< October 2023 newsletter

New marine protection reserves not created equal for all

Under special legislation recently introduced to parliament, marine protection areas are to triple the total area under protection in the Hauraki Gulf Marine Park. These areas include some of the most favoured fishing spots in the Gulf and the Coromandel coast, such as parts of the Mokohīnau Islands, the Noises, Aldermen Islands, western and northern Coromandel, Little Barrier Island, Kawau Island, and Tiritiri Matangi Island.

The purpose of the legislation, the Hauraki Gulf / Tīkapa Moana Marine Protection Bill, is to introduce two new types of marine protection which make provision for customary rights. Restrictions will be imposed on specific activities  while still permitting customary practices by tangata whenua - (commonly translated as Māori people of a particular locality) - in the proposed ‘High Protection Areas’ and ‘Seafloor Protection Areas.’

The seventeen new type of marine protection areas will consist of:

  • Twelve areas where commercial and recreational fishing are banned except for exclusive-to-iwi customary fishing and the harvesting of seafood, as well as cultural practices such as kaitiakitanga (guardianship).
  • Five new seafloor protection areas to preserve sensitive seafloor habitats by prohibiting bottom-contact fishing methods and other activities which harm the seafloor.

In addition, the legislation will extend two existing marine reserves: Cape Rodney – Okakari Point Marine Reserve (Goat Island) near Leigh and the Whanganui A Hei (Cathedral Cove) Marine Reserve on the Coromandel Peninsula.


Existing legislation allows for the establishment of the gold standard in marine protection - marine reserves - of which there are six in the Hauraki Gulf. Marine reserves are areas that are protected from the sea surface to the seafloor. They are strictly 'no take' areas, which include all marine life, shells, rocks, and driftwood. Scientific studies show this is by far the most effective type of marine protected area.


The major instrument proposed in the Bill is the High Protection Areas, (marked with yellow boxes in map below). Like Marine Reserves, the proposed HPAs offer marine protection from the sea surface to the seafloor. They ban human activities that can affect the marine biodiversity of the area, including commercial and recreational fishing, the large-scale removal of non-living materials and the dumping and discharging of waste.

However, these areas differ from marine reserves in that they include built-in rights for Māori customary fishing practices. They will in effect become iwi-only fishing reserves.

It is well documented that the Hauraki Gulf is under serious stress. The ‘State of the Environment Report’, released in August, shows the marine park is experiencing continued ecological collapse. Overfishing and poor fishing practices are contributing to this threat. Scientific research shows that marine protection benefits increase when the areas are fully protected. No-take marine reserves (as under the Marine Reserves Act) are the most effective way to restore health and biodiversity.

Despite this knowledge, Māori customary fishing practices are to trump marine protection in HPAs

Under the proposed legislation customary practices such as customary fishing and seafood gathering will be allowed. The nature of these ‘customary practices’ are undefined and will evidently depend on how iwi authorities choose to exercise them. Iwi will have the power to manage customary fishing within their area, as long as it is undertaken in accordance with existing customary fishing regulations and aligns with conservation goals set by whānau, hapū, and iwi of the area in collaboration with the Department of Conservation. These goals will inform the development of regulations to manage all activities to align with conservation goals. There is no provision for local government to be involved, therefore the public living in and around the Hauraki Gulf will effectively be excluded from the process.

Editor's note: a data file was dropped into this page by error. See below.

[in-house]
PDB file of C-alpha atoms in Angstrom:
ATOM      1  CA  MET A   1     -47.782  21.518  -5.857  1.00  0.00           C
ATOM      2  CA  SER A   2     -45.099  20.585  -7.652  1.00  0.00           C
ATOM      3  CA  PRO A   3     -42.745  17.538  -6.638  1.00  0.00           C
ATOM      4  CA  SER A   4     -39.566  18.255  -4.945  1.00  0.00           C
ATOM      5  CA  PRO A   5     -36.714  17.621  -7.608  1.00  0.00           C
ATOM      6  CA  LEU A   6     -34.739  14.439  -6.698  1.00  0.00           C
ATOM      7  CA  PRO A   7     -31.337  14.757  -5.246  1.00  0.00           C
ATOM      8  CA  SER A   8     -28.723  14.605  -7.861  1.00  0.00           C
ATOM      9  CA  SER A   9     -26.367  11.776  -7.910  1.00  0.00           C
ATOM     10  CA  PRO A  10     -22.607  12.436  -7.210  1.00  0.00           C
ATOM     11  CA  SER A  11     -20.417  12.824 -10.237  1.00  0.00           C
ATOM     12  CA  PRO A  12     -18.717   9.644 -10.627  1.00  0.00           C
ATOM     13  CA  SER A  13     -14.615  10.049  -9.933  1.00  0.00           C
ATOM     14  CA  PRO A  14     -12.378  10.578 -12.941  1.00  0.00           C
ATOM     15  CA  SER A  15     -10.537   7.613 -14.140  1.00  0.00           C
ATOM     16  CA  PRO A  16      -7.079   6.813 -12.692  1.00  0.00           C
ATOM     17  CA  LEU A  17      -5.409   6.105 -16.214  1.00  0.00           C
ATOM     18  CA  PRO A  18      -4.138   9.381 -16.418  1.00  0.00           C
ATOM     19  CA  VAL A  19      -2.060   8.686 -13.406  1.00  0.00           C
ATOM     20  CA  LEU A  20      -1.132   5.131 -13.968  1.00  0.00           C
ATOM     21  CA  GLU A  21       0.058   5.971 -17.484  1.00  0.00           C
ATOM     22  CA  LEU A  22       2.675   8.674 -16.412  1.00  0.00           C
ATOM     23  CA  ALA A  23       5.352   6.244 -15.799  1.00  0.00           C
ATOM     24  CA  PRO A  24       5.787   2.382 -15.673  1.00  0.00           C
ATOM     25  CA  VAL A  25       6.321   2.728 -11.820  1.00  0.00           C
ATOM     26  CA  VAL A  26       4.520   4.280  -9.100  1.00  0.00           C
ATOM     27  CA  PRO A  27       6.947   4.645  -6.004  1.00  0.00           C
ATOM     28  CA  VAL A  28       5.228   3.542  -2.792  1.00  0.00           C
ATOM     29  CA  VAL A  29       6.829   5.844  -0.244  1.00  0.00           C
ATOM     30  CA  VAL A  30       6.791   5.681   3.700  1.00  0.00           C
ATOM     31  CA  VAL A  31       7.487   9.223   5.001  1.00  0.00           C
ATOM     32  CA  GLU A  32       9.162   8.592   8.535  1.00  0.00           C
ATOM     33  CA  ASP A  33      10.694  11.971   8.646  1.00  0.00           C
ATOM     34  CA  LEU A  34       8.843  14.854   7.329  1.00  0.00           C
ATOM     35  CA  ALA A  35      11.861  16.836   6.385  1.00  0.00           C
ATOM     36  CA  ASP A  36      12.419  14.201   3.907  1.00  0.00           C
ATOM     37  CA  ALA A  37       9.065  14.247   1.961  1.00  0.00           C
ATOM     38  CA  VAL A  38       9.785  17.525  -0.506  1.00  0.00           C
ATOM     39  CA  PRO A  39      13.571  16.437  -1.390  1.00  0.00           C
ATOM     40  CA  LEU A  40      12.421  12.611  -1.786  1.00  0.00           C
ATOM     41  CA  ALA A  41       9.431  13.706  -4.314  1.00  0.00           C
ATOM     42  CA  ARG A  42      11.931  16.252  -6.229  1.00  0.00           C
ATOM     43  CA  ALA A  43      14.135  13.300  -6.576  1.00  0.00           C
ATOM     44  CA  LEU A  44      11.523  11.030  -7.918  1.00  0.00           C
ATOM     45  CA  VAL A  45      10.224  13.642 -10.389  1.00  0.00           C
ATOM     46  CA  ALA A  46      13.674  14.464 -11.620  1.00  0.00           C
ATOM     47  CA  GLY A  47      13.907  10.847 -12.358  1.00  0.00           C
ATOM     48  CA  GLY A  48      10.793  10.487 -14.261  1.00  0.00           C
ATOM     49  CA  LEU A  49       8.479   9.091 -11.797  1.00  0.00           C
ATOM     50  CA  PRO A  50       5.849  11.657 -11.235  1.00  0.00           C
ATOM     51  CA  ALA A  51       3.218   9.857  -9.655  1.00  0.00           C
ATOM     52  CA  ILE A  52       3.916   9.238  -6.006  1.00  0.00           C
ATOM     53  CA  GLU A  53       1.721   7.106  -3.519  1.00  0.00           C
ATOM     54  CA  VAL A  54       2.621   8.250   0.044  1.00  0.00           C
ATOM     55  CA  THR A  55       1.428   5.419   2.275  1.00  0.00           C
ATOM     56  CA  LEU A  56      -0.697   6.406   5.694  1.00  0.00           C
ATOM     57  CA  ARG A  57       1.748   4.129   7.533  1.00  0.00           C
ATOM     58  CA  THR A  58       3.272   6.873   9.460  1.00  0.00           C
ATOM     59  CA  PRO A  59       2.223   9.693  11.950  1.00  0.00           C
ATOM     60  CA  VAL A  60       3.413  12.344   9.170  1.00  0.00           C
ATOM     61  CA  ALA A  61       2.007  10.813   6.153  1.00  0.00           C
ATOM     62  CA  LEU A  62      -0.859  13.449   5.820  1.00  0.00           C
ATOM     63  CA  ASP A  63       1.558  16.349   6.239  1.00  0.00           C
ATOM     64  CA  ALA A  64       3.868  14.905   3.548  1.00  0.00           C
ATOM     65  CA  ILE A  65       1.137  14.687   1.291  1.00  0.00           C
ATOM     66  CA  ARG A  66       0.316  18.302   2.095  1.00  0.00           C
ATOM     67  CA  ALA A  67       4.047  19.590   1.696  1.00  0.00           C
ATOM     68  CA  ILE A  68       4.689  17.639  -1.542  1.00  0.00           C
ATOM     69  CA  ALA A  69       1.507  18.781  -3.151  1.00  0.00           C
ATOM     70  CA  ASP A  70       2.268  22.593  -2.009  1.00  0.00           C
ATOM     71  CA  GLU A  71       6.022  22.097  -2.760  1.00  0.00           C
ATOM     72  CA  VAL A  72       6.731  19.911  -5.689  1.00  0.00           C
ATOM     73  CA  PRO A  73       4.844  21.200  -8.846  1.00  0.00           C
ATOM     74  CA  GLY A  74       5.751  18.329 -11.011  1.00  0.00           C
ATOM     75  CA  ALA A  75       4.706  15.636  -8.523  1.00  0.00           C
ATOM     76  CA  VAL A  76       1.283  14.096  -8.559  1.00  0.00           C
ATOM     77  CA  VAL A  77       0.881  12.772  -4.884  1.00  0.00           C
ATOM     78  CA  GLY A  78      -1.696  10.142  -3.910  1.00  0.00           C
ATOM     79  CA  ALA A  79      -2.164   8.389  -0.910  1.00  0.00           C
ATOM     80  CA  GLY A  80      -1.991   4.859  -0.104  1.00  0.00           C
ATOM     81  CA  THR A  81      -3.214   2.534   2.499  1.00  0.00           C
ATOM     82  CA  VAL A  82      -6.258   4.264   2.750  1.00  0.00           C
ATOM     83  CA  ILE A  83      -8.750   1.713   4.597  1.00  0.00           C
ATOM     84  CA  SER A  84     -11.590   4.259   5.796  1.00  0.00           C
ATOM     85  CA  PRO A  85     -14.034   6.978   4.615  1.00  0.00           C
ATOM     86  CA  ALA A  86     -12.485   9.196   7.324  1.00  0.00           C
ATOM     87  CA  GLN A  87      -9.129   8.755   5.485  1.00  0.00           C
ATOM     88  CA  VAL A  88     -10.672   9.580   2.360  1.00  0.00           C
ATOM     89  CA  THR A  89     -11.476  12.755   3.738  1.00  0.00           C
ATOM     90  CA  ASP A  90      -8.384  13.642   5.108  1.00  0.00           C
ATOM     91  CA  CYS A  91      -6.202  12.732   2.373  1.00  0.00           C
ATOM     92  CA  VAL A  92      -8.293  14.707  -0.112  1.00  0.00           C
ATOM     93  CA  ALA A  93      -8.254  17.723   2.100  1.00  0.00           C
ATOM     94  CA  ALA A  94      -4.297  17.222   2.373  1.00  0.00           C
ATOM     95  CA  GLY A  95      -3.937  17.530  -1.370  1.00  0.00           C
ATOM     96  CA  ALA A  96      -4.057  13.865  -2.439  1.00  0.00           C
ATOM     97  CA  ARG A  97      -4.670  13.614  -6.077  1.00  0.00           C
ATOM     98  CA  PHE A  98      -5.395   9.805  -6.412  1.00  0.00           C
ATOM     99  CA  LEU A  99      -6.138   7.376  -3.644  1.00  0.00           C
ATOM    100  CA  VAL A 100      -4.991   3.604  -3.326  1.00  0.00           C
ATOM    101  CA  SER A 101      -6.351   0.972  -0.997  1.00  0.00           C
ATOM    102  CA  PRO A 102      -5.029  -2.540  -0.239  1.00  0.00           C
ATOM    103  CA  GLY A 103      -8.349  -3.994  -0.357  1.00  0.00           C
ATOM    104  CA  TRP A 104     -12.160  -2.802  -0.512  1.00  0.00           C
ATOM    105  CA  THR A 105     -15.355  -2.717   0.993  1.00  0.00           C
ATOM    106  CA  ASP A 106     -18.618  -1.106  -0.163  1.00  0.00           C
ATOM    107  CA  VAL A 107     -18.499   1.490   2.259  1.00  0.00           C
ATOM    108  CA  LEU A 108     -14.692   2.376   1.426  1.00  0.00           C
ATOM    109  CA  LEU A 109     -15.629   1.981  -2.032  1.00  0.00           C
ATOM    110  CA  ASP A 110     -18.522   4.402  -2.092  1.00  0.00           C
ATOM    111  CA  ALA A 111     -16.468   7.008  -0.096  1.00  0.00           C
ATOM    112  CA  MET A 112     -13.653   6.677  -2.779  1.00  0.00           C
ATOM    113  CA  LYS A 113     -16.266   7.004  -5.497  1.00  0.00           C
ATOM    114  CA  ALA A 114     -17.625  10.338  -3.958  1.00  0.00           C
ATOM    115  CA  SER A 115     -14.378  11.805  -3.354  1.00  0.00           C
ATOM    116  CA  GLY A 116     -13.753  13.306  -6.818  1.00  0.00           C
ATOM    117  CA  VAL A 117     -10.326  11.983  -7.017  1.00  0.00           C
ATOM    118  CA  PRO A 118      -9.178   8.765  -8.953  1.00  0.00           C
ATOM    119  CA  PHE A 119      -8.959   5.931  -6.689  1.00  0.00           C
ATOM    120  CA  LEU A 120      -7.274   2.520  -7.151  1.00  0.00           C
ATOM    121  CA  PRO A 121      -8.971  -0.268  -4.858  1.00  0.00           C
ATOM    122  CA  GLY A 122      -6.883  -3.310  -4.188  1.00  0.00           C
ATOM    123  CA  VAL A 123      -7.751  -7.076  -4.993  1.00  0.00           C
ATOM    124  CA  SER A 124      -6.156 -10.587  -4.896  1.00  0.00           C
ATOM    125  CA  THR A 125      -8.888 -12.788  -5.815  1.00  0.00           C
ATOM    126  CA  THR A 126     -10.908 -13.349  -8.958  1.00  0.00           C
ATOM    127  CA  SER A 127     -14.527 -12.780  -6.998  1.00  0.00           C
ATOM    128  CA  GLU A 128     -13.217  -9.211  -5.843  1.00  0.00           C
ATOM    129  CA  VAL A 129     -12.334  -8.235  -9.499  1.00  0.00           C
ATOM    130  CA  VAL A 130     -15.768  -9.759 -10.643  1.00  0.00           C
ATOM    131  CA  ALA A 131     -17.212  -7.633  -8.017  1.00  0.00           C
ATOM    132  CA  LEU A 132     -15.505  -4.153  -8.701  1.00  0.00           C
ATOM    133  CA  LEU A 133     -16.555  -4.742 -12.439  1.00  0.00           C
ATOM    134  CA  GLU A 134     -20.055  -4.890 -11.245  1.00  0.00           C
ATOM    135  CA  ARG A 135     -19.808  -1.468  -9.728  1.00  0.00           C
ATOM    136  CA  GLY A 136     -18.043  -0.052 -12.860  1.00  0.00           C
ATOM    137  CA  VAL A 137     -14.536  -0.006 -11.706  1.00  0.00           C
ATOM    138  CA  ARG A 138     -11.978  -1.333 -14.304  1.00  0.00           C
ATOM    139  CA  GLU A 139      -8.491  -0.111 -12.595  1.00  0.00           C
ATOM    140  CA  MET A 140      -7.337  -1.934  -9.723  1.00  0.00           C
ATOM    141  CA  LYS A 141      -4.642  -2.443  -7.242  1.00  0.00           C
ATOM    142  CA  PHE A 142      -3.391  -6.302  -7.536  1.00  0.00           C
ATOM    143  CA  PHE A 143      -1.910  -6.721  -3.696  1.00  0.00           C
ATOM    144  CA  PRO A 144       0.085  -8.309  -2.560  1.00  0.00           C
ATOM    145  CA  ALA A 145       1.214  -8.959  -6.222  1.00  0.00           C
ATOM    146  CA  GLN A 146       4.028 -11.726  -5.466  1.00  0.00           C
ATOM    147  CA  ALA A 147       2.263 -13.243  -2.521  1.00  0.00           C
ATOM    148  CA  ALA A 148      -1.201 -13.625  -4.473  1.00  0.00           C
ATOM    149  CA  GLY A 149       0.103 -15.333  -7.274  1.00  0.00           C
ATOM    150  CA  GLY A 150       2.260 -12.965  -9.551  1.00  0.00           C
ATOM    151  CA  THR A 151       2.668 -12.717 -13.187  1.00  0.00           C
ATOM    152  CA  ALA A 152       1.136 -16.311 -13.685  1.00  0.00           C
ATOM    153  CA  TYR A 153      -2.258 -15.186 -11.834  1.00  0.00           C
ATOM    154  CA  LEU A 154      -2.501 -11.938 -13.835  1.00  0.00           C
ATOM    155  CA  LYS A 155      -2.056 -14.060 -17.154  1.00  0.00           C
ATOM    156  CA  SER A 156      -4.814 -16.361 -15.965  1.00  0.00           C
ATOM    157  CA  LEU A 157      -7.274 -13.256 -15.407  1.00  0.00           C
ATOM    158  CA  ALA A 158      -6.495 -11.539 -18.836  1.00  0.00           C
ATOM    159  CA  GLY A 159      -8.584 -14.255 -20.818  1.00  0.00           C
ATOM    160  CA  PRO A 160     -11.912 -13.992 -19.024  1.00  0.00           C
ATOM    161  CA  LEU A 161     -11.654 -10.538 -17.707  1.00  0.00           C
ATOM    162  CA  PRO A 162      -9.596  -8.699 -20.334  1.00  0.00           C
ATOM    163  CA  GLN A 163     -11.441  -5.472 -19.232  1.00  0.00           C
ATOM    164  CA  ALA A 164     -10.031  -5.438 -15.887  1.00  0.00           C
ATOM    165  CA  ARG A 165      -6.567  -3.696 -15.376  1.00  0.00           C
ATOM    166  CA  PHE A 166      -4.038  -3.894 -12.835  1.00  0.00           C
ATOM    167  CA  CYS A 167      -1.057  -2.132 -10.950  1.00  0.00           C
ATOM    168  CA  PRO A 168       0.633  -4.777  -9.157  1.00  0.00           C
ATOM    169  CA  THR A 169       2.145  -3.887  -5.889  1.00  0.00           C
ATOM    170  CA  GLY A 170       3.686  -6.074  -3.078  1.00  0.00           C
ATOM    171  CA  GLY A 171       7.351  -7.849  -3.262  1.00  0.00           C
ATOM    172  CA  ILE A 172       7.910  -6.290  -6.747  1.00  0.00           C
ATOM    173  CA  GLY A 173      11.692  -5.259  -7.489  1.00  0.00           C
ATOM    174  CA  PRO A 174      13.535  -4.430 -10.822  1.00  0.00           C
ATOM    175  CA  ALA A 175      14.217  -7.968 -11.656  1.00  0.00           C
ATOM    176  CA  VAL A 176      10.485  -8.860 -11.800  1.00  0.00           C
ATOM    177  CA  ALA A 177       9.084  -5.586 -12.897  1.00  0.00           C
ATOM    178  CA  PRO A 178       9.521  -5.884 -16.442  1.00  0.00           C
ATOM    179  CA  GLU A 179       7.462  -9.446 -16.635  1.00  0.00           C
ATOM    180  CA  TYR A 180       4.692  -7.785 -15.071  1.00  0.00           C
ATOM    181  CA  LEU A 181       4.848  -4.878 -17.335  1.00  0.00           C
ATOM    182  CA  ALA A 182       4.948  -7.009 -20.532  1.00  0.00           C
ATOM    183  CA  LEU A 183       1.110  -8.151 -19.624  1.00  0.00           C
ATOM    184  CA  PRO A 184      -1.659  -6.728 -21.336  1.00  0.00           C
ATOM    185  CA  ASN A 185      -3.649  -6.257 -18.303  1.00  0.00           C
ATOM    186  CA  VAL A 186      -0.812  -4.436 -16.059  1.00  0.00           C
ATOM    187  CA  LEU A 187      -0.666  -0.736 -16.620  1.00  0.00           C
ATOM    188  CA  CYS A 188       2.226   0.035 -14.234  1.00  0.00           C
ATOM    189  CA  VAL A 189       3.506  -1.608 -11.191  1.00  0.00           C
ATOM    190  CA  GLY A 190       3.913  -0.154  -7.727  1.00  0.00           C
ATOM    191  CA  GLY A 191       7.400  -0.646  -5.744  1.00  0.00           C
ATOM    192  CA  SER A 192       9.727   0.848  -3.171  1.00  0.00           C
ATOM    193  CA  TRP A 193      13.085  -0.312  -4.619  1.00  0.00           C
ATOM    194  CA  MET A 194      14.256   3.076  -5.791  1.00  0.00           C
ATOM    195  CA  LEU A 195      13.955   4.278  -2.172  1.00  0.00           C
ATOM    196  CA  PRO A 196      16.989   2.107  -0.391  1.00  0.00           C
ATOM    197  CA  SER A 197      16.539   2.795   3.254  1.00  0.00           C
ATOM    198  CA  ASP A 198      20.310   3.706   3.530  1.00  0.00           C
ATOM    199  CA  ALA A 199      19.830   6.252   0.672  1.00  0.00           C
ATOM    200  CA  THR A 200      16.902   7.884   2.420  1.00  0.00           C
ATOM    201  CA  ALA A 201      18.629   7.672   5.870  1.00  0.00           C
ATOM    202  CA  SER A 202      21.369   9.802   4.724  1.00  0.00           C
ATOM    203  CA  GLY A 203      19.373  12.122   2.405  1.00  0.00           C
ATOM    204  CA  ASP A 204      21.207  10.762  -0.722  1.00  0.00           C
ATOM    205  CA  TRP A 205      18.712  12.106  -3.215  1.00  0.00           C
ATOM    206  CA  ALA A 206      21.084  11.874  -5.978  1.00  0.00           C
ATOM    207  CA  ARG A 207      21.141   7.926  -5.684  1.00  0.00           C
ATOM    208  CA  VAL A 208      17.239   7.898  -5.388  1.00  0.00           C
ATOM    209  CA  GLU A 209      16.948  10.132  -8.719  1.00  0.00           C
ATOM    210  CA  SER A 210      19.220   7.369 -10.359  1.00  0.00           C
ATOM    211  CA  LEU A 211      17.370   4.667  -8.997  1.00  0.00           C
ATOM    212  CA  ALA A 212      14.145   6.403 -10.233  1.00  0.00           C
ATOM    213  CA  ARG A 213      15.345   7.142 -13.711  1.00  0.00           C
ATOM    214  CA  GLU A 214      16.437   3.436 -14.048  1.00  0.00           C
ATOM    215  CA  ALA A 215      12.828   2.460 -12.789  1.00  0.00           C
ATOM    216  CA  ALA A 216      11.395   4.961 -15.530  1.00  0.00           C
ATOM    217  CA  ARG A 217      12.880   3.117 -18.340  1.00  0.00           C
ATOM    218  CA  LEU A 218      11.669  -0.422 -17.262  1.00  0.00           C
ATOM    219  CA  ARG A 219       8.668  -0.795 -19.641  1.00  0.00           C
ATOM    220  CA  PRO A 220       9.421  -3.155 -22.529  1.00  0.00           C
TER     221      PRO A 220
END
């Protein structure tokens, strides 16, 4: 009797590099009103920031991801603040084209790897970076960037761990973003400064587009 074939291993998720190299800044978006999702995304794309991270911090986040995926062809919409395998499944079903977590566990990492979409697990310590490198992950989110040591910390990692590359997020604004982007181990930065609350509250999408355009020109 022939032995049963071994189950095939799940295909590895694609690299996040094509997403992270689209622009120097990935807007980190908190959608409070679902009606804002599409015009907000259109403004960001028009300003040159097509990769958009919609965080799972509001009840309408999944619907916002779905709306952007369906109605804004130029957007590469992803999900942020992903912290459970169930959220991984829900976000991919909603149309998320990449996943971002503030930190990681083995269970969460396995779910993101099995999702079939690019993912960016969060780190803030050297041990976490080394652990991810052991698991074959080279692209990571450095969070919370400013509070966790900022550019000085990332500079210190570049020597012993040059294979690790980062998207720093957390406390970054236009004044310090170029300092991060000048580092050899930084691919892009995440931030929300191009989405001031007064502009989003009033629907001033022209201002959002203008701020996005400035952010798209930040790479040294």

Furthermore, the Bill makes provision for recognising the rights and interests of Māori as provided for by the Marine and Coastal Area (Takutai Moana) Act 2011. The exercise of protected customary rights or rights held by a customary marine title group under that Act would not be affected. This would apply to both the High Protection Areas and the Seafloor Protection Areas. This too could have a detrimental impact on protection measures for the Gulf.


The five new seafloor protection areas (marked with green boxes in the map below) will limit activities to preserve sensitive seafloor habitats. Bottom-contact fishing methods and other activities that harm the seafloor will be banned. People can use the water above the seafloor if they do not contact or affect the bottom of the sea. Fishing methods and activities that are not harmful to seafloor habitats, such as spear fishing and line fishing, are permitted. The Department of Conservation warns there may be additional restrictions in some of these areas.

Have your say on the Hauraki Gulf / Tīkapa Moana Marine Protection Bill

Fishing, ‘customary’ or otherwise, flies in the face of the proven benefits of no-take marine protection and undermines the credibility of stated conservation goals of the ‘Revitalising the Gulf’ initiative.

The closing date for submissions is 11.59pm on Wednesday, 01 November 2023

Submissions to the Environment Committee can be made on the Parliament website:



Hauraki Gulf / Tīkapa Moana Marine Protection Bill

Advocates for protecting the Gulf disappointed bottom trawling won't be banned

Going against strong public opinion and scientific evidence showing bottom trawl methods destroy marine ecosystems and contribute to the decline of the Hauraki Gulf, Fisheries New Zealand has no plan to ban this destructive practice from the Gulf. Instead, the Government proposes to restrict the practice to new ‘bottom fishing access zones,’ also known as trawl corridors.

The regulation of bottom trawling is being done under the Fisheries Act. Four options are under consideration by Fisheries NZ, the details of which can found here: https://www.mpi.govt.nz/dmsdocument/58729-Discussion-document-Bottom-Fishing-Access-Zones-in-the-Hauraki-Gulf-Marine-Park

A map showing the 4 options is below:


Revitalising the Gulf’ – our Friends of the Hauraki Gulf submission' by Auckland Councillor Mike Lee



Go back to the October 2023 newsletter


Need help with submitting on Hauraki Gulf Marine Protection Bill?

We are aware there is a wide range of views on how to protect the Gulf, which is why we were hesitant to include a form submission for the Hauraki Gulf / Tīkapa Moana Marine Protection Bill.However, several people have asked for help. Accordingly, we have put together a simple submission, which you are welcome to use as a template for your own. Please click here to read. Continue reading

Submission on the Hauraki Gulf / Tīkapa Moana Marine Protection Bill